Monica Smith 

Adventures on the Homestead

By Monica Smith

Monica Smith is a small town barefoot country girl. She was raised in rural Mississippi where it’s a toss-up if there are more humans or cows. Plenty of people have chickens scratching in their yards or in a chicken run. When the weather turns cold, there is no end of hunters in the woods. Facebook newsfeeds become over-run with pictures of people’s kids’ first kill, or the first kill of the season, or even the biggest buck.

She was raised in this atmosphere and yet she was raised apart from it. Her mother often told her as a kid “We don’t eat Bambi.” The thought of eating such a sweet cartoon character was more than her stomach could handle. Her mom said it was wrong so it was wrong. She still doesn’t know how she got to that mindset when she was raised by a man who was both a hunter and fisherman.

Her family bought their meat from the grocery store so that they didn’t have to think about where it came from. Sometimes they had a garden and grew their vegetables and her mom enjoyed having fresh herbs on occasion. However, commercial fertilizers, herbicides, and pesticides were a common practice. Her mom tried to teach her a few things about gardening but she wasn’t that interested. Not when there was a grocery store.

The day came when she grew up and got married. Two years later, she had her first son, Zander. Lucas was born 2 years after that. The following year, Lana and Constance were born, and the next year after that, Aubrey was born. She had four babies in diapers at one time. Zander was having behavioral issues that she and her husband didn’t know how to handle and there was no end of people saying ‘send him home with me for a night and I’ll straighten him out.’ She began to suspect something was going on and when he was five she took him to a psychologist. There he was diagnosed with ADHD/ODD (Oppositional Defiant Disorder). A few years later and he was in a behavioral health center for 9 days where they first mentioned that he may have Asperger’s Syndrome. Autism.  That was a hard pill to swallow. It took a while to get an actual diagnosis, which is typical. He was later diagnosed with depression as well. He had to take five different prescriptions every single day.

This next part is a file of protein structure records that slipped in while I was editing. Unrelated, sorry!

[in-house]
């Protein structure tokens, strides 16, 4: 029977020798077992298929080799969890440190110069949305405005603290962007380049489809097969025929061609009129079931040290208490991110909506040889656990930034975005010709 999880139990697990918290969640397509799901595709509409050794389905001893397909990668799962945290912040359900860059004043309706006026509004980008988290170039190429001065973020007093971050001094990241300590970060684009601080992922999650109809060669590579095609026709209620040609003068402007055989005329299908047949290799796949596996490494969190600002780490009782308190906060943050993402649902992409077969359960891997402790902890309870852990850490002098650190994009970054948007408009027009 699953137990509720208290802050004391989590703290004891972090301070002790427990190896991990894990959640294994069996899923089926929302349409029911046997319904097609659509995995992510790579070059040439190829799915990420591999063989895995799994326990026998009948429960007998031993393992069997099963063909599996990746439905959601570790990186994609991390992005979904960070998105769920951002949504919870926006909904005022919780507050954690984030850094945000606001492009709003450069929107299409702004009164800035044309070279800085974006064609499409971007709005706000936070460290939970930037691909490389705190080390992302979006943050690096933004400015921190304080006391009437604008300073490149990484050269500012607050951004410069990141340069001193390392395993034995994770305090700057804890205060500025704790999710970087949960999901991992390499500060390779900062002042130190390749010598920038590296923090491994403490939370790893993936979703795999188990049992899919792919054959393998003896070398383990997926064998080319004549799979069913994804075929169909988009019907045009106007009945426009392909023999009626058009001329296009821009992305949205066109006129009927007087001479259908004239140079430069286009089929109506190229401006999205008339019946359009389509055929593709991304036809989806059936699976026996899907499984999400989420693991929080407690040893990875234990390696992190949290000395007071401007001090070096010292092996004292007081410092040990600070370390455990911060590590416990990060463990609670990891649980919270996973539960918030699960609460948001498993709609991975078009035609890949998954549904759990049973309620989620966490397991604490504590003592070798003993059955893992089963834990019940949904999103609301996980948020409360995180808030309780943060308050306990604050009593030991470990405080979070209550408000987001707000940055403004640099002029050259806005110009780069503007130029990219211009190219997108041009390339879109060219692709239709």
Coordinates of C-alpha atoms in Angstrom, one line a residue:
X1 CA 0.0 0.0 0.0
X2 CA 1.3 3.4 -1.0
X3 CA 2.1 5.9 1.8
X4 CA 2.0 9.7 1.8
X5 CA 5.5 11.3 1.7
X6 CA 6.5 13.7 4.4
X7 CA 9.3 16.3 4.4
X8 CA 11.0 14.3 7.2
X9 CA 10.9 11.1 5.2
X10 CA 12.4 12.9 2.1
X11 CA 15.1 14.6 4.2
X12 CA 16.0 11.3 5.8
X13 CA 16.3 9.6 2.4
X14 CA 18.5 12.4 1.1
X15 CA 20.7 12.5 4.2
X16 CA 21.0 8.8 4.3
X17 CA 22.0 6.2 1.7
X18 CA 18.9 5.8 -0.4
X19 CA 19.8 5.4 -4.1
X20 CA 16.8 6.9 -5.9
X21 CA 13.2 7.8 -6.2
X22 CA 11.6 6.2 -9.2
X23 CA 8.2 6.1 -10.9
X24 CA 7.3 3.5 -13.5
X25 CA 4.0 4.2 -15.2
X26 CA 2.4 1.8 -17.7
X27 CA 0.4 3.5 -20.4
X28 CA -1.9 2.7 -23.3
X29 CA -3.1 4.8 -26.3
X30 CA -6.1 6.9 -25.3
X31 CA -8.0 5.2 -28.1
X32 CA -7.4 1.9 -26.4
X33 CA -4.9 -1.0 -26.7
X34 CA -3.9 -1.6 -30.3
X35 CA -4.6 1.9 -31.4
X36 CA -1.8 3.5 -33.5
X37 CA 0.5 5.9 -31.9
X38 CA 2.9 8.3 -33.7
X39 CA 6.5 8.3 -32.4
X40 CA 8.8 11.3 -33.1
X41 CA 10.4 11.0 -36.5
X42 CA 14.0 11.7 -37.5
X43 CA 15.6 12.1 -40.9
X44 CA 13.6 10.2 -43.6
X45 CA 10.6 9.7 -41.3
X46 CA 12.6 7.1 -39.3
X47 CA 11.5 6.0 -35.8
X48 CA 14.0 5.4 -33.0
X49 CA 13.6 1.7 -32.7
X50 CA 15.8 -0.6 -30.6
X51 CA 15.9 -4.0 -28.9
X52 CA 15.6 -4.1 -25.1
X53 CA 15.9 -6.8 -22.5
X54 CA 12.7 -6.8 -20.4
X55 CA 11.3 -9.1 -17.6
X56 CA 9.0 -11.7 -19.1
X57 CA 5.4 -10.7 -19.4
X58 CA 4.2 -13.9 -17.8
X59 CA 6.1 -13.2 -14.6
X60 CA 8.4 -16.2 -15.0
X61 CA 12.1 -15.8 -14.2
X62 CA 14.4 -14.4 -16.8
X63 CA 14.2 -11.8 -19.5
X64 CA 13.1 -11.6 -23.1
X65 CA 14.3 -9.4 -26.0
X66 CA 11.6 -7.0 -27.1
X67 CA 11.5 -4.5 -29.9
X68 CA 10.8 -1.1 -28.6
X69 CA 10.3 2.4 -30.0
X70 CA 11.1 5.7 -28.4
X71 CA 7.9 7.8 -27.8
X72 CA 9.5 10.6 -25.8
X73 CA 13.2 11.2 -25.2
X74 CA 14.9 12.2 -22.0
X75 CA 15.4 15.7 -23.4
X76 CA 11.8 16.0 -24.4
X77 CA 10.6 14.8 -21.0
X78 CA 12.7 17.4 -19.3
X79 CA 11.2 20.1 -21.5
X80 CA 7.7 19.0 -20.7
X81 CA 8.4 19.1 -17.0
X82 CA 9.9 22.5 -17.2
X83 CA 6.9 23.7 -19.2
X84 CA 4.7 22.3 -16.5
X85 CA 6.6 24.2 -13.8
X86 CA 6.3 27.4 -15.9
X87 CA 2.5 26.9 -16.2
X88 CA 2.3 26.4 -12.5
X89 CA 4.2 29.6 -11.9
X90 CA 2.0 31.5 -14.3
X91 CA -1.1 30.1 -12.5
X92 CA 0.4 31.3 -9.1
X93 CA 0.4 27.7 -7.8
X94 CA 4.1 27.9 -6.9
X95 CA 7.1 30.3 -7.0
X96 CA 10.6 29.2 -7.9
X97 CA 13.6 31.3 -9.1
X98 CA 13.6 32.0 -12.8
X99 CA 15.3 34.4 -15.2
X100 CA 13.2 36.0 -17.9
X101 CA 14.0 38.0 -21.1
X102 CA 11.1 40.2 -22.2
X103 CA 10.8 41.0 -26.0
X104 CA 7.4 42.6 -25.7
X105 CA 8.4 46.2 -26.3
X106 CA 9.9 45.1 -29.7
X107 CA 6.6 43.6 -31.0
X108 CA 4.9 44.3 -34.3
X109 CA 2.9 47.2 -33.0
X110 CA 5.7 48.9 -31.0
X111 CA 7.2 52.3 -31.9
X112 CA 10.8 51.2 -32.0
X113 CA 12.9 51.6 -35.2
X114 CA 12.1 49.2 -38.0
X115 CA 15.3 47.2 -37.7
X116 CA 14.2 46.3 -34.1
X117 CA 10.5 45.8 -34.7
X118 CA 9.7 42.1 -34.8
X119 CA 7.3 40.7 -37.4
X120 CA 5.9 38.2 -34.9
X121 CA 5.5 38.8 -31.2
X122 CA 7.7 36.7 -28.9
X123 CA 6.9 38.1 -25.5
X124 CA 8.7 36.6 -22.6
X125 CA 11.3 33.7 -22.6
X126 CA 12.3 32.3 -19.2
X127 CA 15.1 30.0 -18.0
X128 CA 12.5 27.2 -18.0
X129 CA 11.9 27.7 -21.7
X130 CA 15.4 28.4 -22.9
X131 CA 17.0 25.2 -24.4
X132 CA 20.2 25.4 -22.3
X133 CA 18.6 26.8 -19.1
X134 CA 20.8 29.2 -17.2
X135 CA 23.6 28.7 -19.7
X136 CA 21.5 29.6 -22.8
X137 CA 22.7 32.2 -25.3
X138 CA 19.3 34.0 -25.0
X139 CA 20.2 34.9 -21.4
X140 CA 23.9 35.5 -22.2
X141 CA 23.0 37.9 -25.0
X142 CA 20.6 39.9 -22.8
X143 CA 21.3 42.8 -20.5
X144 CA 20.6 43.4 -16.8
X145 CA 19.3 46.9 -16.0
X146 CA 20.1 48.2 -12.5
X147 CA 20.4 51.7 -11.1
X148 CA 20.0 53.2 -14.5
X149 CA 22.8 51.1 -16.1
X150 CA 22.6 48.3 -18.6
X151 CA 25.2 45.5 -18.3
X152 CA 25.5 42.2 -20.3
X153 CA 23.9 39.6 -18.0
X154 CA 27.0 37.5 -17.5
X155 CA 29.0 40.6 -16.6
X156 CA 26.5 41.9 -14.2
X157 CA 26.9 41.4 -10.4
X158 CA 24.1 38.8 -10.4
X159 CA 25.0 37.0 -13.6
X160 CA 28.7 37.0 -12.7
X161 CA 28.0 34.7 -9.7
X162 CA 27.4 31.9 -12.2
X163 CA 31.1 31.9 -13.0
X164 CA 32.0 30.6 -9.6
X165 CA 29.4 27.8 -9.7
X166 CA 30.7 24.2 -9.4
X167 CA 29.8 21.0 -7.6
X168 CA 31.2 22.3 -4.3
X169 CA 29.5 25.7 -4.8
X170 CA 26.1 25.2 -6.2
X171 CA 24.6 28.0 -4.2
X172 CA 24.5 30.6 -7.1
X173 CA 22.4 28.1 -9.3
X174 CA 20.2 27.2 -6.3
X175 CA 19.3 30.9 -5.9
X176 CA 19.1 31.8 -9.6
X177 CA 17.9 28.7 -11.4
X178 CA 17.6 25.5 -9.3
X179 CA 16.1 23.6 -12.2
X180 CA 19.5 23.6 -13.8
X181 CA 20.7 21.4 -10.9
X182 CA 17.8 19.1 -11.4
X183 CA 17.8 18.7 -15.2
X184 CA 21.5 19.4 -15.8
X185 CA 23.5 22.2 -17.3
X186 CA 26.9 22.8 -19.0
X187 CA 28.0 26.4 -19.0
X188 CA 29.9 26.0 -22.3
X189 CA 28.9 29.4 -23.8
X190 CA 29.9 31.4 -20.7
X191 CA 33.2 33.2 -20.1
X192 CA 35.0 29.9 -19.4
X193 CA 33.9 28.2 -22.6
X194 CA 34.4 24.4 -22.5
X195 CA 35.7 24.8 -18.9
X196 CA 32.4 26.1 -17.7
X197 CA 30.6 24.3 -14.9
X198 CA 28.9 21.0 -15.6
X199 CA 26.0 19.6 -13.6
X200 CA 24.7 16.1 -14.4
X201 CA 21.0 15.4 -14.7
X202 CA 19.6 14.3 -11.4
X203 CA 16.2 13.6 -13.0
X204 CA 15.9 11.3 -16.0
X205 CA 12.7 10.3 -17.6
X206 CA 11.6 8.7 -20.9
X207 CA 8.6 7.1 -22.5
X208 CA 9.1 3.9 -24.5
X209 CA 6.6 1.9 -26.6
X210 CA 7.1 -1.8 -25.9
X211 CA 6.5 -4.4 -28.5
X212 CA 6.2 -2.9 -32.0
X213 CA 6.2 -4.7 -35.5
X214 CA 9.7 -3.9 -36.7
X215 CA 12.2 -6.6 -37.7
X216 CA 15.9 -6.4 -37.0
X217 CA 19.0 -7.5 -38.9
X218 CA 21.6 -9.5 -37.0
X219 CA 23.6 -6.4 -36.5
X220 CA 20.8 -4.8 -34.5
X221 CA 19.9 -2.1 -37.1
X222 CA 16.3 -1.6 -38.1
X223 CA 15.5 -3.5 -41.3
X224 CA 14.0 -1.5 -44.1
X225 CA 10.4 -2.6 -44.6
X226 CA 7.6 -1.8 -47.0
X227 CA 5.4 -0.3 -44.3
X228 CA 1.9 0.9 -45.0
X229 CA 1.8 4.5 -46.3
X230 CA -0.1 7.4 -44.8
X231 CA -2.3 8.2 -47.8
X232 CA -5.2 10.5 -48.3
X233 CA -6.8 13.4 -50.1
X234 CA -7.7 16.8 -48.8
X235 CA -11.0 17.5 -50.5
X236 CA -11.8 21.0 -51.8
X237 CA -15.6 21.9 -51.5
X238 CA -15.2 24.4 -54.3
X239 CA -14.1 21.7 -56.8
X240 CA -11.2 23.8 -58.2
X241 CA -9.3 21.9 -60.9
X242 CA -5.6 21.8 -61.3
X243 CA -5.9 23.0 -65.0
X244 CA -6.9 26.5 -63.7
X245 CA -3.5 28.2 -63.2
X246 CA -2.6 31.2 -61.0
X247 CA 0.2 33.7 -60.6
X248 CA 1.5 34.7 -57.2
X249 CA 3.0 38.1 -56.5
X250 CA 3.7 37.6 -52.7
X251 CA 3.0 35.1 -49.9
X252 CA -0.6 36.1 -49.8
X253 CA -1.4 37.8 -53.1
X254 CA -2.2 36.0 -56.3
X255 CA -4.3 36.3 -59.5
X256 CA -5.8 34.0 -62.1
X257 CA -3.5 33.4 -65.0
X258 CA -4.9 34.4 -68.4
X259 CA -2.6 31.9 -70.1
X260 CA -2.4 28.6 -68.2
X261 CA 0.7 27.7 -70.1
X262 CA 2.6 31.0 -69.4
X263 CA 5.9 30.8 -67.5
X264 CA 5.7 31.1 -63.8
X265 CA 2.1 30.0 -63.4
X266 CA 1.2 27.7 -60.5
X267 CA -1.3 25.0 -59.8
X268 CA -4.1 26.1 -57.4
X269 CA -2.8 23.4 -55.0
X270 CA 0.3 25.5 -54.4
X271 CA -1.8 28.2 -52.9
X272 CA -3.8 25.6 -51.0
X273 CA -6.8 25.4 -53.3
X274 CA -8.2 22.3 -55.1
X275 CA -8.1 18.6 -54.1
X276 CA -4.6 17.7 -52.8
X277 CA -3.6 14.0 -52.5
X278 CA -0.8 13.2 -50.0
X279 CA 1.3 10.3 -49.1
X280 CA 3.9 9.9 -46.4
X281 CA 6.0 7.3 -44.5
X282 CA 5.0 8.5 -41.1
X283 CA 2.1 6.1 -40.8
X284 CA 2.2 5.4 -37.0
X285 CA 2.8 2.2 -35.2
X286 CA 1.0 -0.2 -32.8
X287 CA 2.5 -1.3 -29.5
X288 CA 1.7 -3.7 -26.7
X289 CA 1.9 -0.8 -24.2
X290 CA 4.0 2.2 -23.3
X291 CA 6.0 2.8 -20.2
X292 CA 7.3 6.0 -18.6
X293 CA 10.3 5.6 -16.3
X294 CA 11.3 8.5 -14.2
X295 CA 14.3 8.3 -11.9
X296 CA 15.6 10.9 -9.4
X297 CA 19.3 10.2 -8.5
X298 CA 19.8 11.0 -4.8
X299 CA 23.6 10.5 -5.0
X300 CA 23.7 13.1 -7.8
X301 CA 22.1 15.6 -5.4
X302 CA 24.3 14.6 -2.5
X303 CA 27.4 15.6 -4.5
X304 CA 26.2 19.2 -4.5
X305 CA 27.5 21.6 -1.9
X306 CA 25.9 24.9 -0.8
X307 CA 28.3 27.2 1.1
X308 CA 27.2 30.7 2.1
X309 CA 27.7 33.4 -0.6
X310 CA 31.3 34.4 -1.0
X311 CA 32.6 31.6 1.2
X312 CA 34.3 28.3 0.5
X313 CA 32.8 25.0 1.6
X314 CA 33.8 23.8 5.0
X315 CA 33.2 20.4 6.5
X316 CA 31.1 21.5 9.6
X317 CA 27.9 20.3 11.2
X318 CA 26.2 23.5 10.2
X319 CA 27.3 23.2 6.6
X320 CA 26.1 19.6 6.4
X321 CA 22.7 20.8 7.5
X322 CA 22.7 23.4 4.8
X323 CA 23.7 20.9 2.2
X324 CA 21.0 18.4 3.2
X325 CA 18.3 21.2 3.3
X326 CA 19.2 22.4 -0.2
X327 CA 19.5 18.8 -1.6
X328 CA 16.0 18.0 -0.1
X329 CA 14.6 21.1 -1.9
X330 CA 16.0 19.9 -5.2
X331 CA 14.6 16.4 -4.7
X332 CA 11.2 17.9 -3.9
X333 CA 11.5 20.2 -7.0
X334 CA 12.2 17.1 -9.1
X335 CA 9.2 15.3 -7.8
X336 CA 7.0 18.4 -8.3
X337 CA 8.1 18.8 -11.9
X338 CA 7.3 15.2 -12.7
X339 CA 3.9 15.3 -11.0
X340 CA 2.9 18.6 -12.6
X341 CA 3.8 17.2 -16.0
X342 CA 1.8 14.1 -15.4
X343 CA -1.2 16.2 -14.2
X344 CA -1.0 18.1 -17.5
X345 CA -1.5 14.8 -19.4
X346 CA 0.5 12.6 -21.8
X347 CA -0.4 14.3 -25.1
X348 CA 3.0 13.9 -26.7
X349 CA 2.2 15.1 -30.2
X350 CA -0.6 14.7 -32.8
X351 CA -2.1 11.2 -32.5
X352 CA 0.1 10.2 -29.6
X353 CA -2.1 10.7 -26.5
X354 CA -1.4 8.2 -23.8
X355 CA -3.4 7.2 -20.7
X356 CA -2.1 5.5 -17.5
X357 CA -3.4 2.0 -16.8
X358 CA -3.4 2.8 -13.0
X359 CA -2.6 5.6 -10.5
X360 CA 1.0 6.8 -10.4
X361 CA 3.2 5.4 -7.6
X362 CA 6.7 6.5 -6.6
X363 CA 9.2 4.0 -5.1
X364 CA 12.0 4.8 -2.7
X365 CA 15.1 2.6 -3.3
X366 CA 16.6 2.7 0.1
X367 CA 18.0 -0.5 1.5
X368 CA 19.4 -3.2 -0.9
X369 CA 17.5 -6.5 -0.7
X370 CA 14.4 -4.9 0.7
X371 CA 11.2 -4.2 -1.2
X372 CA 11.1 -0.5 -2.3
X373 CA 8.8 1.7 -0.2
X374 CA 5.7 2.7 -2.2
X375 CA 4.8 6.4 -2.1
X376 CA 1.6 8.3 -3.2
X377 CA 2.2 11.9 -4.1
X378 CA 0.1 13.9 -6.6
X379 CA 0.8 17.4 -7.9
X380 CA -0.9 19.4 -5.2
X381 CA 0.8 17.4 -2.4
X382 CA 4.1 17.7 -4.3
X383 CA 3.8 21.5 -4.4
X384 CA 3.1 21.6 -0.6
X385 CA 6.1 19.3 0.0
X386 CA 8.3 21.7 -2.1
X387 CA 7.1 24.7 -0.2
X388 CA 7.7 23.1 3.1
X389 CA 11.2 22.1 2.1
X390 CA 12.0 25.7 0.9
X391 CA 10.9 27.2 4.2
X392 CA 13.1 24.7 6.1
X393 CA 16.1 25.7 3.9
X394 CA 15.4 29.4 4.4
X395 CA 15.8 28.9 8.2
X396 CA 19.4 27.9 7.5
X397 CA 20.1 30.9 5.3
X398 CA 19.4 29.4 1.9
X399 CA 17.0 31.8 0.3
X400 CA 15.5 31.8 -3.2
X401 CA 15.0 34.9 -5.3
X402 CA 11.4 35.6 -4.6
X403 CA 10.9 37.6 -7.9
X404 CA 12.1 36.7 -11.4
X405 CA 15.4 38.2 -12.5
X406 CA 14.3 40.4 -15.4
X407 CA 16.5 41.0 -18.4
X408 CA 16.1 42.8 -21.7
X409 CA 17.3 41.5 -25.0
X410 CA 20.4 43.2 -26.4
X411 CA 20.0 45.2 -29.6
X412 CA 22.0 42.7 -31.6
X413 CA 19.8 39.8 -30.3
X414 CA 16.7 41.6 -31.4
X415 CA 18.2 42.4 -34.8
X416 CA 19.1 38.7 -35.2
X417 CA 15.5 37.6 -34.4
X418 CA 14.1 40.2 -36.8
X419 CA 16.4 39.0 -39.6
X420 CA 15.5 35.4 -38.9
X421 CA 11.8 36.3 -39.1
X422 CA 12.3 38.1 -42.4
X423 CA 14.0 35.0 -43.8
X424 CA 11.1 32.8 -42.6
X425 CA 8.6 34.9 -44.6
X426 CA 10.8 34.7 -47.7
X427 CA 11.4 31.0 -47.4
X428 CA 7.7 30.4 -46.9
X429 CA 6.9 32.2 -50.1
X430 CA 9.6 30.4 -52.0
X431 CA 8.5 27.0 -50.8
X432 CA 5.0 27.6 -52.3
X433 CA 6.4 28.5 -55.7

Lucas was diagnosed with ADHD and anxiety at a young age as well. There was no keeping him still for anything! He was also treated for impulsivity and later on ODD. He had to take four different prescriptions every day.

None of her girls have behavioral/mental/behavioral issues, but that doesn’t mean that she doesn’t. Narcolepsy with cataplexty, anxiety, depression, ADD, migraines, cluster headaches, restless leg syndrome, heart murmur, and some problems with her neck and back. She has no earthly idea how many prescriptions she’s supposed to take. She can’t afford any of them! And with the heart murmur, it makes her nervous. She hates her boys being on meds, but social services will step in if she doesn’t give them their meds as long as they have symptoms.

Monica and her family moved into her family’s home in 2012 following their deaths. Every day for the past several years, she has looked out over the land where there used to be a garden, and she looked at her boys wondering what she could do to get them off of some, if not all of their meds. She can no longer ignore the fact that most everything you buy at the grocery store is full of stuff that causes cancer, ADHD, ODD, anxiety, depression, etc. She finally realized that that’s what she’s feeding her kids. She’s feeding them cancer. She’s feeding them a death sentence. She knows so many people who have been diagnosed with cancer. Finally, the light bulb came on.

After much thought and discussion with her husband and children, she decided the best thing for them to do was to start a homestead. They need to grow their fruits and veggies without chemicals and raise their own animals for meat and eggs. It took her a while to decide she could kill an animal to eat it, but she finally got her facts right. Her whole family is on board and eager to get started.

And so, the adventures begin.






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